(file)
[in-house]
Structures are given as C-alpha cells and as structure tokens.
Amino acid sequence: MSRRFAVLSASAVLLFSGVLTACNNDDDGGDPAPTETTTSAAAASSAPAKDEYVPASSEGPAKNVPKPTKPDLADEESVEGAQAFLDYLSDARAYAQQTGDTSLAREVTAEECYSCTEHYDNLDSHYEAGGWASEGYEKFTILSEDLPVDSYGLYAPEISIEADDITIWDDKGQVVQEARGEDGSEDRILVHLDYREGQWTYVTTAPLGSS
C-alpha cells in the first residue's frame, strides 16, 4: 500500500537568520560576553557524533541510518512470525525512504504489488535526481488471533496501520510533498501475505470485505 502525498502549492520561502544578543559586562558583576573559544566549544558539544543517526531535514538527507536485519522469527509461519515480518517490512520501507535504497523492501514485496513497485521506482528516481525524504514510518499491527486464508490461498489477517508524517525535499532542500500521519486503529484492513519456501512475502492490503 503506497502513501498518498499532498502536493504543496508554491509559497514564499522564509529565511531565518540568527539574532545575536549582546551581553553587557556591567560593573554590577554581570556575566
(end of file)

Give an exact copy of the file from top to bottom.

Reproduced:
[in-house]
Structures are given as C-alpha cells and as structure tokens.
Amino acid sequence: MSRRFAVLSASAVLLFSGVLTACNNDDDGGDPAPTETTTSAAAASSAPAKDEYVPASSEGPAKNVPKPTKPDLADEESVEGAQAFLDYLSDARAYAQQTGDTSLAREVTAEECYSCTEHYDNLDSHYEAGGWASEGYEKFTILSEDLPVDSYGLYAPEISIEADDITIWDDKGQVVQEARGEDGSEDRILVHLDYREGQWTYVTTAPLGSS
C-alpha cells in the first residue's frame, strides 16, 4: 500500500537568520560576553557524533541510518512470525525512504504489488535526481488471533496501520510533498501475505470485505 502525498502549492520561502544578543559586562558583576573559544566549544558539544543517526531535514538527507536485519522469527509461519515480518517490512520501507535504497523492501514485496513497485521506482528516481525524504514510518499491527486464508490461498489477517508524517525535499532542500500521519486503529484492513519456501512475502492490503 503506497502513501498518498499532498502536493504543496508554491509559497514564499522564509529565511531565518540568527539574532545575536549582546551581553553587557556591567560593573554590577554581570556575566